the mid-1980s, a rising tide of concern with the problem can be perceived in
    various declarations and resolutions by Community institutions, and notably
    in the inclusion of the issue of racial discrimination in the 1989 "Social
    Charter". The past two years, especially, have seen significant developments,
    many of which are of direct relevance to employment and industrial
    relations./

  • Article
    27 Haziran 1997

    The results of the latest collective bargaining round at company level in
    industry are emerging. An estimate from the Confederation of Danish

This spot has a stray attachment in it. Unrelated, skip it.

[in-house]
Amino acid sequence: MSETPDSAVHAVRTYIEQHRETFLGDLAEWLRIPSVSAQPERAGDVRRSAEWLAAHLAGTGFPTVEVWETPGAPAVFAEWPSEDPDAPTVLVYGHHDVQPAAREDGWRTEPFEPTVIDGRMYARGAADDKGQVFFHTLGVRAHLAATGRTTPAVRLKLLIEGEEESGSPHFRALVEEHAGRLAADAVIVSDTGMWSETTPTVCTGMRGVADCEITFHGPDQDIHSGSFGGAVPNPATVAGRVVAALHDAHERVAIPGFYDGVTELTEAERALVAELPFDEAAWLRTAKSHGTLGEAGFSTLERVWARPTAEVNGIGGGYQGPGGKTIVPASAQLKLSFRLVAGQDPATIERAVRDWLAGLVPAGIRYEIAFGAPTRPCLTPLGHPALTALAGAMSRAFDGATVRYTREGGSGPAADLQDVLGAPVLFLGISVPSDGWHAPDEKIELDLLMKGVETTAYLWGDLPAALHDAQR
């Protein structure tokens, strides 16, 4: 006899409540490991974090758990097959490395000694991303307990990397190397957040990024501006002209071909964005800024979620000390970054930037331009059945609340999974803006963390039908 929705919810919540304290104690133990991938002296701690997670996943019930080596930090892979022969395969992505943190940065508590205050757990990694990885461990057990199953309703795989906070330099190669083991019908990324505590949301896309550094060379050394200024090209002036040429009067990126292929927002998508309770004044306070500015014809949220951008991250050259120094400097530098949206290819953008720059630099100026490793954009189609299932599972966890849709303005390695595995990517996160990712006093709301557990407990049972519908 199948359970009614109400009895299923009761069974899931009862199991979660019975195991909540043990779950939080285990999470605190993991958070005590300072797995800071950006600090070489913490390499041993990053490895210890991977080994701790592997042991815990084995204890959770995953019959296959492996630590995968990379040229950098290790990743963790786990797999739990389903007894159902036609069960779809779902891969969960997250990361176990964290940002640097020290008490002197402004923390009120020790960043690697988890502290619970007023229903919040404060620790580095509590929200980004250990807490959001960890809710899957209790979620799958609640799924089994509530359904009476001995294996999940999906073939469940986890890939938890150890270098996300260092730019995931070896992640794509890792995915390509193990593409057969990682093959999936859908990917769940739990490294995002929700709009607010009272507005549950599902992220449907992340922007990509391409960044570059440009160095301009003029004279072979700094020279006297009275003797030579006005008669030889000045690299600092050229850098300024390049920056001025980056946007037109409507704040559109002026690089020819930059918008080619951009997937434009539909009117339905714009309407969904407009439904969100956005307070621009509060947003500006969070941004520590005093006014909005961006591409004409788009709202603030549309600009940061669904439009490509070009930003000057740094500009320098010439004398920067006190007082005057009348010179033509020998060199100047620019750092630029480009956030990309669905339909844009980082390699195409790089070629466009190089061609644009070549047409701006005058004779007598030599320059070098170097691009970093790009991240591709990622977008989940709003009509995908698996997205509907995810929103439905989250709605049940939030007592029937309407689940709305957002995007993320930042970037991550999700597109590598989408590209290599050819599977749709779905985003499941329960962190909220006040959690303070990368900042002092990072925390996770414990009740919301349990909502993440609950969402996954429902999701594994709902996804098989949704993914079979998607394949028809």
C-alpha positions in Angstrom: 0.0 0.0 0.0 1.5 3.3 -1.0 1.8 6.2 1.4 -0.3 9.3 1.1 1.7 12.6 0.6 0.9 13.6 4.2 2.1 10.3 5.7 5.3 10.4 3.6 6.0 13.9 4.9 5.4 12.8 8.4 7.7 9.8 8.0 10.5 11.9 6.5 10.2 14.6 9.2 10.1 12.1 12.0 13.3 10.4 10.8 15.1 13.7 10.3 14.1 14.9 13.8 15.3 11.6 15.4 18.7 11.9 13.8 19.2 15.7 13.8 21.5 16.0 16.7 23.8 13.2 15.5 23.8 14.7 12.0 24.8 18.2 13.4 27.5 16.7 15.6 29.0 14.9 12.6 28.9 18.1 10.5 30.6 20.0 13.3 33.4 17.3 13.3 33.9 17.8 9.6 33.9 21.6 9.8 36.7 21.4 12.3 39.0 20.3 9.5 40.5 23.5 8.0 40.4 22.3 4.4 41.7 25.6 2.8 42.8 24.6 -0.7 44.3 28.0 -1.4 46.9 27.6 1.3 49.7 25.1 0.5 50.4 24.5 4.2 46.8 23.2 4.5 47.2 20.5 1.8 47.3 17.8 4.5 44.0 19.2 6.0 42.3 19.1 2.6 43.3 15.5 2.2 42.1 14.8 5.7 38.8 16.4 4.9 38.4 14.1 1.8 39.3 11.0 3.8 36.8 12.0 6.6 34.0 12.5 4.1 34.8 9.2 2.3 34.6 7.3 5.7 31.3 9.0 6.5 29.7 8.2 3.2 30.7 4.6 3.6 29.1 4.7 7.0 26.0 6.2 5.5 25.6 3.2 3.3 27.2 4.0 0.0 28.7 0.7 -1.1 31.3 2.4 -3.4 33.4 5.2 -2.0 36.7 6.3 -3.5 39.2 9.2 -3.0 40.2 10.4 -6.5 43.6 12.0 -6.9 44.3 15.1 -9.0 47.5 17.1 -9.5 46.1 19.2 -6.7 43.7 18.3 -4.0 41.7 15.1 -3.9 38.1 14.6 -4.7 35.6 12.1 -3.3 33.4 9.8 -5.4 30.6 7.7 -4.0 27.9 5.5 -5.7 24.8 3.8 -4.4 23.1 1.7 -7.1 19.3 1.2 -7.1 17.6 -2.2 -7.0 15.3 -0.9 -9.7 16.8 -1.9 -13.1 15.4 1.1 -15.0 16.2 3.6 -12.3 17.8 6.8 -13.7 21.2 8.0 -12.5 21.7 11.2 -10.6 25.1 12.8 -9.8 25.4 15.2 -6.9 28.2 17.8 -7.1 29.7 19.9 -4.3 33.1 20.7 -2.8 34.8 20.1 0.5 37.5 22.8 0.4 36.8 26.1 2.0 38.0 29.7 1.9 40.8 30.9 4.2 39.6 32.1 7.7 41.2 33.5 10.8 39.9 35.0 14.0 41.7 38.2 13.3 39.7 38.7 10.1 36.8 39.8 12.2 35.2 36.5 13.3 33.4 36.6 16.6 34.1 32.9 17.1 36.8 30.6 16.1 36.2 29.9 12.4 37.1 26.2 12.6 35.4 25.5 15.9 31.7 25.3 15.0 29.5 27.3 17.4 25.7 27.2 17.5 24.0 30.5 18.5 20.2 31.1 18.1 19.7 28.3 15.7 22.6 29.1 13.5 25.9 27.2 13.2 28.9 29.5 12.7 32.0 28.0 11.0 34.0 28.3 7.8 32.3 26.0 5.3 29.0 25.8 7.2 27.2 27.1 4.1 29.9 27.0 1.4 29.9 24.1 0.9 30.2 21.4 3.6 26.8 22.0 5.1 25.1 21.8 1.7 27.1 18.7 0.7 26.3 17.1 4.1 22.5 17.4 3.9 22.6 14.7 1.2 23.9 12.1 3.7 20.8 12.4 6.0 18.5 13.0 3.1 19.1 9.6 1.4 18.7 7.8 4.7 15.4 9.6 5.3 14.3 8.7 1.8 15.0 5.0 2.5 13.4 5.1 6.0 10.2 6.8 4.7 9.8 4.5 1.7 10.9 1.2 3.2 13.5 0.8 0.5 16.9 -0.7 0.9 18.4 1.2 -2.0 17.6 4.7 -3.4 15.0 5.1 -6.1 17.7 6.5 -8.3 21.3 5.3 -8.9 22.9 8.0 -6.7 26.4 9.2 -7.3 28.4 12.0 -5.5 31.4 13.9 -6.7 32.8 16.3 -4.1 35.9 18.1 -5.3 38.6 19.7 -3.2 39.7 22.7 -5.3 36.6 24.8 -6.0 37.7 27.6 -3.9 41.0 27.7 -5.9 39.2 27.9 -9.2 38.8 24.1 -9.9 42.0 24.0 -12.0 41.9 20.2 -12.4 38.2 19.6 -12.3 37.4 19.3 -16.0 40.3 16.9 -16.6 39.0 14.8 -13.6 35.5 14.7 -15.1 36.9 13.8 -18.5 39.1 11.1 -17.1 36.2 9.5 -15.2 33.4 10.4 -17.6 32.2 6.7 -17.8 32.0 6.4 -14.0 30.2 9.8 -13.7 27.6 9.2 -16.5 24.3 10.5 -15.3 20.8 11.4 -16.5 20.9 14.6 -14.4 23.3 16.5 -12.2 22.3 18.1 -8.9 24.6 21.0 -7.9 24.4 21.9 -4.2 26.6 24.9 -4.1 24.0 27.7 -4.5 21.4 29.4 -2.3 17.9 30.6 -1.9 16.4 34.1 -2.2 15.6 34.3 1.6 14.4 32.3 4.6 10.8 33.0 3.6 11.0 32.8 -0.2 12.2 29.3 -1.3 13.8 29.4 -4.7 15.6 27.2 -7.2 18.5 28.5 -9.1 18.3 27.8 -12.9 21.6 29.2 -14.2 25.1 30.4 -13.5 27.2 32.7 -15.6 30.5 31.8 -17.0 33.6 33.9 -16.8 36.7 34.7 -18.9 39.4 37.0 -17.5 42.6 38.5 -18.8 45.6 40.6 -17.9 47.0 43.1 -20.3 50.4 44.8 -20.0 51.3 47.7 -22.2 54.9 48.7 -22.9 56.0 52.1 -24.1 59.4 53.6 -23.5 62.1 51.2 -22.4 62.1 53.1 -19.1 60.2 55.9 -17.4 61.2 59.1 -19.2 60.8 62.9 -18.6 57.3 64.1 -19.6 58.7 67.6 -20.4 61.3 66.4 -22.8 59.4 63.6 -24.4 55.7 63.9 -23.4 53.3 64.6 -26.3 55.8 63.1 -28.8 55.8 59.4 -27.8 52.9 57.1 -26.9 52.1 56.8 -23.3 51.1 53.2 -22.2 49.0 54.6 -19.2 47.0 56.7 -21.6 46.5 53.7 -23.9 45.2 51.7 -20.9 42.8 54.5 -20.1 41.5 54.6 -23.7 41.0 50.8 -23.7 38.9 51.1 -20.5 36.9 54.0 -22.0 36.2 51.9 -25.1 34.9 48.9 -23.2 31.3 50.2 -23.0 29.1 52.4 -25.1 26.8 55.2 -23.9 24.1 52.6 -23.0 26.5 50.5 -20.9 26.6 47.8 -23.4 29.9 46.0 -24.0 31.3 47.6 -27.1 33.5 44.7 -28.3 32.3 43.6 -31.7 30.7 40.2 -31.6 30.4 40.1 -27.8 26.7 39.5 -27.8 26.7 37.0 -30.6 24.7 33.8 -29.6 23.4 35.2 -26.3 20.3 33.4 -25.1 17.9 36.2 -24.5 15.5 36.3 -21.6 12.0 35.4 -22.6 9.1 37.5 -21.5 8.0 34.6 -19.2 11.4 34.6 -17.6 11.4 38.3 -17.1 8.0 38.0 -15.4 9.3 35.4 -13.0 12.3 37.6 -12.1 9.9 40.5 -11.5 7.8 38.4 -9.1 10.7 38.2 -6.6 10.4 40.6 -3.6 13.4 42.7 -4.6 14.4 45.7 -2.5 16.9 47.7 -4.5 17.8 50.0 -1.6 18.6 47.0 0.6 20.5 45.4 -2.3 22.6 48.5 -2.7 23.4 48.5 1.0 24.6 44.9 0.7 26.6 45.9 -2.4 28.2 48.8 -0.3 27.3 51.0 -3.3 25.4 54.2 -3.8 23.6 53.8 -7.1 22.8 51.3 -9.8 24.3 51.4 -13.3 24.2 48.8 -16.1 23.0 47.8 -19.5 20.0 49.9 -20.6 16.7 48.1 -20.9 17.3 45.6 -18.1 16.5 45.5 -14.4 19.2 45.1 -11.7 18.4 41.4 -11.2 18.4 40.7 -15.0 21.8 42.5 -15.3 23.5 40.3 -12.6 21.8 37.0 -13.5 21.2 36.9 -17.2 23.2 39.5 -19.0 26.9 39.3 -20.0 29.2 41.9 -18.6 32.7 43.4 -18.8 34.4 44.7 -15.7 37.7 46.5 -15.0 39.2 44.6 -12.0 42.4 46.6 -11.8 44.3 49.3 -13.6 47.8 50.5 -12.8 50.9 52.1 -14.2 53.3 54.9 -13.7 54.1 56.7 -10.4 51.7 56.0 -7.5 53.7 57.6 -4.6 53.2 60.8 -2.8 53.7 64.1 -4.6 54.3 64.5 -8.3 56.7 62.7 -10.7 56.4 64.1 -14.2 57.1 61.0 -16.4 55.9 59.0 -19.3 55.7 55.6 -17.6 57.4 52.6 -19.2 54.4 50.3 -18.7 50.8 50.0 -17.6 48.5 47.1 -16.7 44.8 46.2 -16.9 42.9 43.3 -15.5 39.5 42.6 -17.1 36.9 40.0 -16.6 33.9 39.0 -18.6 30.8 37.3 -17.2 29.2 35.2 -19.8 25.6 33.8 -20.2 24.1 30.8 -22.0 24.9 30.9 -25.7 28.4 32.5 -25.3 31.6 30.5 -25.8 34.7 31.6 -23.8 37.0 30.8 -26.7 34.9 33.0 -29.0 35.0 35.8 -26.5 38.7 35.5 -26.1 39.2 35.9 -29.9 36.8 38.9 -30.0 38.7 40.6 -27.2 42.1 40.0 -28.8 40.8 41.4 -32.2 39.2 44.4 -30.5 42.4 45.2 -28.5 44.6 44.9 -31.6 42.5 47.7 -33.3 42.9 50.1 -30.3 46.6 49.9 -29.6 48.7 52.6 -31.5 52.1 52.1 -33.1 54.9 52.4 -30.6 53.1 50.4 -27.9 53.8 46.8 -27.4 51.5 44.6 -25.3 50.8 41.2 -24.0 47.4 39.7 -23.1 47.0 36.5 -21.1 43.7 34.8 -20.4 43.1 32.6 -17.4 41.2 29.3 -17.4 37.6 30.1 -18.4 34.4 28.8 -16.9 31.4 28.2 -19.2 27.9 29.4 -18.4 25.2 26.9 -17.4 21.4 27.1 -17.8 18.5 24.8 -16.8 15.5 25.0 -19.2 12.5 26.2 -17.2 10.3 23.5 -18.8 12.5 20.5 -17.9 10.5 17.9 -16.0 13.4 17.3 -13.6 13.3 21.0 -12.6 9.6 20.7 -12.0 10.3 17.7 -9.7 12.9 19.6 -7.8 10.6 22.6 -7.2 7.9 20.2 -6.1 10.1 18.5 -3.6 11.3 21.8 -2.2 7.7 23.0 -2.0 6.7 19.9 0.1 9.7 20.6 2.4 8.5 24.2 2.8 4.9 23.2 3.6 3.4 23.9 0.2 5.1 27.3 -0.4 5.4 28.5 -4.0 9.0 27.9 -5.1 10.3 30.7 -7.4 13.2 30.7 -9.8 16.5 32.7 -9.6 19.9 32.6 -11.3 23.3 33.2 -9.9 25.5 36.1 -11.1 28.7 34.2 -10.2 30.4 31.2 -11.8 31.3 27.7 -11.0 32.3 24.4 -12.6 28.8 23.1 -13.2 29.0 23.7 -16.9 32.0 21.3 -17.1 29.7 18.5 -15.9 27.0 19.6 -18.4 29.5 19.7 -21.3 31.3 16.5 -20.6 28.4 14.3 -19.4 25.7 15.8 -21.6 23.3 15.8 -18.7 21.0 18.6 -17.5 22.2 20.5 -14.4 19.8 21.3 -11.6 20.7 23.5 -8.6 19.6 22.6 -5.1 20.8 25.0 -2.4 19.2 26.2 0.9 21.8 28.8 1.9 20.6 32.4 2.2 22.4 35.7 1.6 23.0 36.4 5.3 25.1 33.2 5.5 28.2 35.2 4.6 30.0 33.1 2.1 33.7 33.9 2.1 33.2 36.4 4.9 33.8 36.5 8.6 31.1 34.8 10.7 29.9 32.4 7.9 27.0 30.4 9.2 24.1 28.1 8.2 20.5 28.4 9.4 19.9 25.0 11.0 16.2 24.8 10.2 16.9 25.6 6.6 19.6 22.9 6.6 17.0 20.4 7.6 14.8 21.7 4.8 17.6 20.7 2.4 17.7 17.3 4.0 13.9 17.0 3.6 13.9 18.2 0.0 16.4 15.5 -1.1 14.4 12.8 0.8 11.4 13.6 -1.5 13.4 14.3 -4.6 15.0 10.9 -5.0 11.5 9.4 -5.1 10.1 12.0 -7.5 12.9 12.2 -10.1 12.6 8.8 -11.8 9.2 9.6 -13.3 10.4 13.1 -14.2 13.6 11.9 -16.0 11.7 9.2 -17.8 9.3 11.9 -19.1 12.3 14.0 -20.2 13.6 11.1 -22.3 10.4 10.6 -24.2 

Industries (DI) shows an average increase in pay of 1.7%, or between DKK 1.75
    and DKK 2.00 per hour. The increase is higher than in 1996, when bargaining
    at company level produced an increase of between DKK 1.50 and DKK 1.75 per
    hour

  • Article
    27 Haziran 1997

    The June 1996 Alitalia collective agreement was reached after two years of
    difficult bargaining, and is intended to restructure the company, which is
    beset by severe financial problems. This restructuring involves a reduction
    of labour costs in exchange for the setting-up of a fund for the purchase of
    shares set aside for the company's employees. This fund will be created when
    the European Commission has authorised the ITL 2,800 billion increase in
    capital envisaged by the restructuring plan. One year on from the renewal of
    the national contract, the participatory bargaining model envisaged by the